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Why 30 Year Drug War Veteran Now Fights The Drug War

Above Photo: From End the Drug War by Roger Peet.

Retired Major Neill Franklin argues for a sea change in our approach to substance abuse

When it comes to the War on Drugs, there are few people in a better position to comment on the futility, brutality and tragedy of the endeavor than retired Major Neill Franklin. He spent over 30 years participating in, and directing, state and local police anti-drug efforts before retiring to become the executive director of Law Enforcement Against Prohibition (LEAP), which advocates for the legalization of drugs and a law enforcement approach that defends human rights and views drug misusers as persons in need of treatment as opposed to punishment. He describes the evolution of his personal philosophy and his efforts to produce change in this week’s Professional Voices…Dr. Richard Juman

Richard Juman: Can you tell our readers something about your history in law enforcement, and especially the experiences that you’ve had which eventually led to your involvement with LEAP?

Neill Franklin: My law enforcement history begins with the Maryland State Police in 1976. After a short time in patrol, I went undercover in the Washington D.C. suburbs of Maryland. I arrested a countless number of people for drug law violations and most of those people, by far, were arrested for simple marijuana possession and some minor dealing. Even back then in the early 1980s, the so-called drug kingpin was very difficult to find.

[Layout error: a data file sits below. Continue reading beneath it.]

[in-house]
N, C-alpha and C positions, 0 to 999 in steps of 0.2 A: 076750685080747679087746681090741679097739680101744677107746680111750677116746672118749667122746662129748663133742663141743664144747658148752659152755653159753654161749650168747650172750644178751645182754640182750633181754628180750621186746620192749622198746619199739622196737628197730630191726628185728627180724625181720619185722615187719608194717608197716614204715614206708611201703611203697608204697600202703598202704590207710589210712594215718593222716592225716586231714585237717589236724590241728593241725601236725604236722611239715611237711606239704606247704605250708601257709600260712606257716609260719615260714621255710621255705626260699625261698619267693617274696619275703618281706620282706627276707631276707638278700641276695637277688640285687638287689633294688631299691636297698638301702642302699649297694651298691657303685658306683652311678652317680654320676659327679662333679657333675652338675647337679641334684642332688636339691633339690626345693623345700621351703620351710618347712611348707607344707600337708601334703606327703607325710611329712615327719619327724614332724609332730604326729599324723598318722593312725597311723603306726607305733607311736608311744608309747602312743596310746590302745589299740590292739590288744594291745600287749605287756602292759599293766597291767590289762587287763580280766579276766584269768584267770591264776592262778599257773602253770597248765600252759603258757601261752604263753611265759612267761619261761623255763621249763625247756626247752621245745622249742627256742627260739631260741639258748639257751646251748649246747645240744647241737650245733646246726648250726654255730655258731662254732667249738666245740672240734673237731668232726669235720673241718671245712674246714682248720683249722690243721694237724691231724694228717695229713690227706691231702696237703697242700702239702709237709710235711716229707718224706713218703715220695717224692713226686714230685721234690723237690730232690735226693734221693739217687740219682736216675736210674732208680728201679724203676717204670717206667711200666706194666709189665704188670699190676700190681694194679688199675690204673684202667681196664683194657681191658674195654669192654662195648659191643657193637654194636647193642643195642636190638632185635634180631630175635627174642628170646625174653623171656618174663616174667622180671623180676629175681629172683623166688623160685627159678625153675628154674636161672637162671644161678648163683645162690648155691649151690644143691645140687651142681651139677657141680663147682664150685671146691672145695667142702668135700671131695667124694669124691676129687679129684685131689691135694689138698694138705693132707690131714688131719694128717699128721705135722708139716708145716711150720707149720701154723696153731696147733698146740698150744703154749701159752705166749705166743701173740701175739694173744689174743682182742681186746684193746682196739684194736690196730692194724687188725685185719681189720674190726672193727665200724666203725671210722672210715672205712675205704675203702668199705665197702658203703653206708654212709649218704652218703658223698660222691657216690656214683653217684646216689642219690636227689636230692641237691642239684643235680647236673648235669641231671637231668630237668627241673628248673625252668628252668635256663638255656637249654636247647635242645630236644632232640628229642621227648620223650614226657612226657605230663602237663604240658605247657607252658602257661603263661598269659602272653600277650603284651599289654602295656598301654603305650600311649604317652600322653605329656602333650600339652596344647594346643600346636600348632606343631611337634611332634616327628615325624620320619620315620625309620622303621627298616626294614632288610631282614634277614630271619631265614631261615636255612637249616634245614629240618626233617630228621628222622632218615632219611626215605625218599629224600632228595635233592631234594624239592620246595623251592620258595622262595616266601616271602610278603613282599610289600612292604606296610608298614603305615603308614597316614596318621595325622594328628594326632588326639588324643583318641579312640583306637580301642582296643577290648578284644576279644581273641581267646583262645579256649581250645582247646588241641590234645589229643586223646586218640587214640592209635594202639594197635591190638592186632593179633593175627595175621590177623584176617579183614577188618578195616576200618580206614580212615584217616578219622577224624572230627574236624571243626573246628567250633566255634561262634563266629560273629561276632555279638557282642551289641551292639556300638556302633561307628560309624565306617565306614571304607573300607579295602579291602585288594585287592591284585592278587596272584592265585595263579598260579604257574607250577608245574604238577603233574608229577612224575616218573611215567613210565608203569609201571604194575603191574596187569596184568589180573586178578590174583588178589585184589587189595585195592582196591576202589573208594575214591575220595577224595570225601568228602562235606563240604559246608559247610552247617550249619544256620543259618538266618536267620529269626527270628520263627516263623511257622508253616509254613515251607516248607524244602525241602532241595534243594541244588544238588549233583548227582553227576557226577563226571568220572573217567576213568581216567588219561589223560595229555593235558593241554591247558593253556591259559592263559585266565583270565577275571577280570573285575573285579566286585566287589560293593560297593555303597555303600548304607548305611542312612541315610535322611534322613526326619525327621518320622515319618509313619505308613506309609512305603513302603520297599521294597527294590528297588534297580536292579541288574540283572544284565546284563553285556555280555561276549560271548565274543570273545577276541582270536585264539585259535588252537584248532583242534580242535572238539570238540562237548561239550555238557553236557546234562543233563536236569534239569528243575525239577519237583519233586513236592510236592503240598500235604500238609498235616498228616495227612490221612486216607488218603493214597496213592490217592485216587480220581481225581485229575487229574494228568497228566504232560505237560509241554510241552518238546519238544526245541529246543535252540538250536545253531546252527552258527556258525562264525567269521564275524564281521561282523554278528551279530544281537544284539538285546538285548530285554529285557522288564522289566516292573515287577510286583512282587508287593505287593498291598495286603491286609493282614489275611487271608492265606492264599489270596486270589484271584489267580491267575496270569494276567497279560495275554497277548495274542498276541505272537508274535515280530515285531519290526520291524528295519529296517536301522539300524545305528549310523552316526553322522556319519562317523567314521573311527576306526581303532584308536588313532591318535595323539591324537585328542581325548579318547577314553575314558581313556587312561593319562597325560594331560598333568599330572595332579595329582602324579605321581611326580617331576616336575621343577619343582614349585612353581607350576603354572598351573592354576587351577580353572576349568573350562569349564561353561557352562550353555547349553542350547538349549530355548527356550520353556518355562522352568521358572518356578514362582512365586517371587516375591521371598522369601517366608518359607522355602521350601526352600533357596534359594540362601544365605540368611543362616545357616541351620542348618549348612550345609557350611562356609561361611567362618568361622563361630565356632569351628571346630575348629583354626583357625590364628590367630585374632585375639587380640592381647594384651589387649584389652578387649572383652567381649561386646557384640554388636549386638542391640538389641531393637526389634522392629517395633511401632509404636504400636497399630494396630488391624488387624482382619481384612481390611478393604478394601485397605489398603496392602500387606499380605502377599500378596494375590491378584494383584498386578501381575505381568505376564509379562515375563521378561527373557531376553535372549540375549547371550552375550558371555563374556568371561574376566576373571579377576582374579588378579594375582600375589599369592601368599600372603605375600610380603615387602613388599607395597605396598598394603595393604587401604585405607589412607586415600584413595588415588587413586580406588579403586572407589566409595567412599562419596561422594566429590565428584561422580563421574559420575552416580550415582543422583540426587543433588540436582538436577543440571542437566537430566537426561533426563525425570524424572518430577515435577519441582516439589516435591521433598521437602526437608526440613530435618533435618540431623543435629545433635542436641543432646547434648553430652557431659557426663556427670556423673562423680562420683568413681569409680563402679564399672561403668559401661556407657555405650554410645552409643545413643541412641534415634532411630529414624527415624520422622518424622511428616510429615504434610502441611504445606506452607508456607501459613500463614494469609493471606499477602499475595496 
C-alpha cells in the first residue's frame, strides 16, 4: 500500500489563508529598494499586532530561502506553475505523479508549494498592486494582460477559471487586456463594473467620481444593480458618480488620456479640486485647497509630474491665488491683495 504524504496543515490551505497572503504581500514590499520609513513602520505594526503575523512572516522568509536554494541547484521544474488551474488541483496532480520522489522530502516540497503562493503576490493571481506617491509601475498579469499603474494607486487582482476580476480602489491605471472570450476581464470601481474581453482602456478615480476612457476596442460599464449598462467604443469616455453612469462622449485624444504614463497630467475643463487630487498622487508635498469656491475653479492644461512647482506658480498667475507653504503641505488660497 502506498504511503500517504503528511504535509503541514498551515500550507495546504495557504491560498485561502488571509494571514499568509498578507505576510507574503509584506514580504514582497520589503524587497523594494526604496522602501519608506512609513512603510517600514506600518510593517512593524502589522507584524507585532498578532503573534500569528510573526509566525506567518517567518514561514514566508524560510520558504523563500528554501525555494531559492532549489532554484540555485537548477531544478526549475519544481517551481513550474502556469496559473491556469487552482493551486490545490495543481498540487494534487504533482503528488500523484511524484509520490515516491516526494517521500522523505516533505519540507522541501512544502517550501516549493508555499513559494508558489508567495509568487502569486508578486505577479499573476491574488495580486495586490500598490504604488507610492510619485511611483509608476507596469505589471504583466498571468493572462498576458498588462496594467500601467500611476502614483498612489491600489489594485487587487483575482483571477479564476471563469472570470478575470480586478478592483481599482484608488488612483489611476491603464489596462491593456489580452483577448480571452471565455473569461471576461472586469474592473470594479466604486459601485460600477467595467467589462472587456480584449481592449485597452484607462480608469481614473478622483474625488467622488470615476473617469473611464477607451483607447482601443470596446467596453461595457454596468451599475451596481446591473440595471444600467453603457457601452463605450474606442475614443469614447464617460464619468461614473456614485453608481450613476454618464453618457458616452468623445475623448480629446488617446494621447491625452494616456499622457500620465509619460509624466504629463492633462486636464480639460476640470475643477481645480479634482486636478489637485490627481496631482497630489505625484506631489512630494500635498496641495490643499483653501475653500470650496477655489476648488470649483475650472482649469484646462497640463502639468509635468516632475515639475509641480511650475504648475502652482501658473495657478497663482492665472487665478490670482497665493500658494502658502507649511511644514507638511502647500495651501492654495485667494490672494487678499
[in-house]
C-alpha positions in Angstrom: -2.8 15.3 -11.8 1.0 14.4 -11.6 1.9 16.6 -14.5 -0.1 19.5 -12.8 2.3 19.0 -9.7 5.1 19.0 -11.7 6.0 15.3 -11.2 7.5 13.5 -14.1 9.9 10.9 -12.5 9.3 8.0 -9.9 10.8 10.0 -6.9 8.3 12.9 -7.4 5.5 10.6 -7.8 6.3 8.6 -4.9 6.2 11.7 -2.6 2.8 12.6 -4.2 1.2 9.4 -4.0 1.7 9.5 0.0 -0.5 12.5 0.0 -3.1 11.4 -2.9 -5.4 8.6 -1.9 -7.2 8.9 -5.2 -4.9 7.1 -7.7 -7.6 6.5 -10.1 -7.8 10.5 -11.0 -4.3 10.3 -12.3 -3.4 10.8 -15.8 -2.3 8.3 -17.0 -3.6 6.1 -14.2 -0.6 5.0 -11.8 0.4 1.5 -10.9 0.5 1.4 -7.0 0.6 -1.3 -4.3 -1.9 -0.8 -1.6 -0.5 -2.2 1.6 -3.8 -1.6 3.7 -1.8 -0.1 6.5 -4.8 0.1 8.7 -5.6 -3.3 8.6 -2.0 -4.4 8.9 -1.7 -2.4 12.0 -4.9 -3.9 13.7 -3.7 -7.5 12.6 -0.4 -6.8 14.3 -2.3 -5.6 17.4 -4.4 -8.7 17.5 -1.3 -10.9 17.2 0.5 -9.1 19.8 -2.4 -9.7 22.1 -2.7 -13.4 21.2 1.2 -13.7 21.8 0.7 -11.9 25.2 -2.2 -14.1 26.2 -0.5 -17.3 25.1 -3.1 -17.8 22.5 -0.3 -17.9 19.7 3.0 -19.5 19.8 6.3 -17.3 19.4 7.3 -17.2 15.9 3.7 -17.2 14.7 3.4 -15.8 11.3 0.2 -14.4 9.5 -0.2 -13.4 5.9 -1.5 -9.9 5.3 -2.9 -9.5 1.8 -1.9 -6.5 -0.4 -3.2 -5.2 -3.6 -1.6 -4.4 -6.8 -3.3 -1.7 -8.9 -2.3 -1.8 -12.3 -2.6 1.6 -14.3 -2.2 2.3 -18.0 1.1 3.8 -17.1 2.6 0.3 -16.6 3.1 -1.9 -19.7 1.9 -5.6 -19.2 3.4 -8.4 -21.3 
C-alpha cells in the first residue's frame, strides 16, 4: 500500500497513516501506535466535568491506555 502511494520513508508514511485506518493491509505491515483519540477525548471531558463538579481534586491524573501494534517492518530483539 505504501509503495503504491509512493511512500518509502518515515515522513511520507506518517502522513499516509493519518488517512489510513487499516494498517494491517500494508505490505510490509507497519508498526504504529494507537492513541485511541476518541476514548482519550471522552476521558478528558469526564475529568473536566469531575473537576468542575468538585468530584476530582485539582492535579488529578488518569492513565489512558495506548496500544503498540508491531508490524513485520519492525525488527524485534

In the mid-1980s, I was assigned as a detective sergeant to the Division of Corrections Investigative Unit. We were responsible for investigating all crimes within Maryland’s Division of Corrections. Interestingly enough, most of our cases involved correctional officers smuggling drugs into the very institutions they were supposed to serve. Even without widespread cellphone technology, inmates were calling the shots—inside and outside of prison. The enormous amount of cash generated from the illicit drug trade made it easy for drug-dealing gang members to bribe and coerce correctional officers into smuggling drugs and weapons. Hell, we can’t even keep drugs out of our most secure facilities, yet we expect to keep them out of our neighborhoods in a free society.

When I was promoted to lieutenant, I was placed in charge of seven drug task forces in the western territories of Maryland. So the drug arrests continued, sending more people into prison for mostly non-violent drug offenses. Now I had seven teams of state police, sheriff deputies, town police officers and others doing the work for me. Later, after two more promotions to major, I became the Northeast Regional Commander for the Bureau of Drug and Criminal Enforcement, overseeing nine drug task forces. The final two years of my Maryland State Police career I spent as the commander of the Education, Training and Career Development Command.

Retiring in 1999 from the Maryland State Police, I was recruited by the Baltimore Police Department (BPD) to reconstruct its Education and Training Division. I commanded training for the BPD for four years before moving on to a third police agency for six more years, but it was during my tenure with the BPD when I finally began to see the War on Drugs for what it really is, an abject failure. Not only was it a failed policy, but it was counterproductive to what I had signed on for, improved public safety. The War on Drugs was making our communities far more dangerous than need be.

My life-changing moment was this: ​Maryland State ​Trooper Ed Toatley, a very good friend of mine​, was working undercover while assigned to an FBI task force in Washington, DC. On October 30, 2000, Ed was making the last buy of cocaine from a mid-level dealer before the planned take-down and arrest. The dealer had other plans, plans to murder Ed and keep both the drugs and the money. He shot Ed at point blank range in the side of his head during the transaction.